Earwax Colors (and What to Look for) 

The color of earwax gives insight into what is happening in your ear canal. The ear typically does an excellent job of protecting this space by carefully controlling the pH and keeping out germs and bacteria.

Specific colors can be warning flags of infection or injury to the ear. The longer wax remains in the ear, the darker its color becomes.

Off-white to yellow - normal, fresh wax.
- older wax with some debris (e.g. dead skin or similar).
- old wax that has started to oxidate.
- old, impacted ear wax.
- a sign of infection. See an ENT.
- wax that contains blood and is a sign of injury. See an ENT.

Wax that is darker in color may not be visible to you, especially if your ear is impacted by wax. However, the darker the color, the longer the wax has been in there. If you notice any of the signs mentioned above, such as muffled hearing, it is probably time to seek help. Likewise, if you notice green wax, drainage, or wax mixed with blood, it’s time to see a doctor.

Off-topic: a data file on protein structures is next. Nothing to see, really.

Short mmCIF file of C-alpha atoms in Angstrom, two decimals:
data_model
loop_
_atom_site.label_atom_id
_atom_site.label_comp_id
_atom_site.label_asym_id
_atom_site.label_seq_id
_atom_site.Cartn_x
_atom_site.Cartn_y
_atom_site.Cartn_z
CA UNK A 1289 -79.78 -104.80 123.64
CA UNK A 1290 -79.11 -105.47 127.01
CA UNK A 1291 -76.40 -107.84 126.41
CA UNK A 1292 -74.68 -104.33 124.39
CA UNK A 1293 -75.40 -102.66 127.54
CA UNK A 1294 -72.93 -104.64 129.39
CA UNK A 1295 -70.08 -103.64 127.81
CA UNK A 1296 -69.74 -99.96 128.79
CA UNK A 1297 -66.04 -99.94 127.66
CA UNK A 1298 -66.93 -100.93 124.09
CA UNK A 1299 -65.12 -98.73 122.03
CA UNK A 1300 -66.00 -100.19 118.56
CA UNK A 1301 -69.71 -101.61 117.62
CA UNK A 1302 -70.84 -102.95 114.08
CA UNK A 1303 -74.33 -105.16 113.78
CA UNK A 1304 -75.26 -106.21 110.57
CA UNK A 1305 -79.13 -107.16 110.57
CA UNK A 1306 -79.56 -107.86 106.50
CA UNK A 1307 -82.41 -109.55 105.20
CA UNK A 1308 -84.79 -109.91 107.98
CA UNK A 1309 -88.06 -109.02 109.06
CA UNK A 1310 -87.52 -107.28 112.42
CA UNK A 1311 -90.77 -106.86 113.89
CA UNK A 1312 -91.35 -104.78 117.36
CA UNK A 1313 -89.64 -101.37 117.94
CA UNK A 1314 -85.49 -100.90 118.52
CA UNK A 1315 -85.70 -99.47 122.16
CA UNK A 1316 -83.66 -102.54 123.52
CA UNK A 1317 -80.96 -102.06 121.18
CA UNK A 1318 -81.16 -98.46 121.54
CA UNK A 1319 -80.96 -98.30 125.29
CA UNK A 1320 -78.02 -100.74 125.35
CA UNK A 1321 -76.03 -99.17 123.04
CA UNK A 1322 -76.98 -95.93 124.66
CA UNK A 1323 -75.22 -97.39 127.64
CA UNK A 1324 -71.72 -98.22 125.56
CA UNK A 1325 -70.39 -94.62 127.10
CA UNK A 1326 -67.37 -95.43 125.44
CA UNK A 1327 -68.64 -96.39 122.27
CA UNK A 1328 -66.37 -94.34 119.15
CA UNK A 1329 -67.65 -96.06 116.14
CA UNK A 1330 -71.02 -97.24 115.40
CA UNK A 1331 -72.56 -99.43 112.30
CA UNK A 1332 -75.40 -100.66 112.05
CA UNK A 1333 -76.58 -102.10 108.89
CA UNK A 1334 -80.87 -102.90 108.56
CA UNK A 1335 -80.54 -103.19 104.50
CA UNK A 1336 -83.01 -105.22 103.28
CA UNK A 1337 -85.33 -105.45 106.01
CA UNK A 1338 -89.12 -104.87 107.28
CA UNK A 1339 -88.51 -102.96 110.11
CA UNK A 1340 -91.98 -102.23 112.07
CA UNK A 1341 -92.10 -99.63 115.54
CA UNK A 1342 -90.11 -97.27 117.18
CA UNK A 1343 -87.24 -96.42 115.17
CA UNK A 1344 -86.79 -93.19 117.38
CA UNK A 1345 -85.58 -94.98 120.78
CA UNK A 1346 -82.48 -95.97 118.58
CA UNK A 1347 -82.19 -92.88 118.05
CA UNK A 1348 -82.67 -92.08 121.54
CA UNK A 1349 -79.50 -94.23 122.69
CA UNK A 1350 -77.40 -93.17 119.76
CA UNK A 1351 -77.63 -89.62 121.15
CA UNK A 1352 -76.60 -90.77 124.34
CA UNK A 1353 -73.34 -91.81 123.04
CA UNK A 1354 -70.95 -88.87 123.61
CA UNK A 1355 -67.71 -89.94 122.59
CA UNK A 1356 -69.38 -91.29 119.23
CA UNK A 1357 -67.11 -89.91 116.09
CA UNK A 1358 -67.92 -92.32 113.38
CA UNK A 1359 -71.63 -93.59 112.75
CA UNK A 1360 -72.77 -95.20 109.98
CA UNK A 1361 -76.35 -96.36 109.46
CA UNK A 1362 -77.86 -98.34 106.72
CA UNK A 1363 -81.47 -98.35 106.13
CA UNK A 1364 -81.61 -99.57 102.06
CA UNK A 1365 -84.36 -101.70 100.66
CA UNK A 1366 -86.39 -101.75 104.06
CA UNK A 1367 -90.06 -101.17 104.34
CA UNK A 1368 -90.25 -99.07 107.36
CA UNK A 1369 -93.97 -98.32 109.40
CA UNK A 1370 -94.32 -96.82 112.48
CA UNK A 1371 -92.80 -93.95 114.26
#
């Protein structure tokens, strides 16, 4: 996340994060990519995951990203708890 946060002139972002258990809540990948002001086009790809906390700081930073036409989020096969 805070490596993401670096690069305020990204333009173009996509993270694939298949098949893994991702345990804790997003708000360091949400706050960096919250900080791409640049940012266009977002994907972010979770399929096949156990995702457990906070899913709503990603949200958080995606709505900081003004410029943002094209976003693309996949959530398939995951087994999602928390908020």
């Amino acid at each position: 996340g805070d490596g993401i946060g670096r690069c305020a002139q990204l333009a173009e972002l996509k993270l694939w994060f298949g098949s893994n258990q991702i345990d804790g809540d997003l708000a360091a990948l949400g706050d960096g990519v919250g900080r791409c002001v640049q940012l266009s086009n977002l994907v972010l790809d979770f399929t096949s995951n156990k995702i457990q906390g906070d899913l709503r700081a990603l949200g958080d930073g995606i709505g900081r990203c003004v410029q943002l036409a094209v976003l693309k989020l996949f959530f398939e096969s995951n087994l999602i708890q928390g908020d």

How to Remove Earwax Safely 

Was your first thought to get out the Q-tips?

You’re not alone in thinking that, but Q-tips can actually have the opposite effect! That’s because the Q-tip can push the earwax further down the ear canal and worsen the situation. Not to mention, pushing something down in your ear can cause injury. Didn’t your mom tell you not to put anything smaller than an elbow in your ear? 😉

The best way to keep the ears healthy and clean is to allow some warm water in the shower to rinse out the wax as it makes its way out of the ear canal. This is the most gentle way to flush out old wax. Some people prefer to use a syringe to flush the ear out. You can also use an over-the-counter product like Debrox.

To aid in this process, place a few drops of mineral oil or baby oil in each ear once per week. If your ear has some wax build-up, this helps to soften the wax so that it can be flushed out more easily.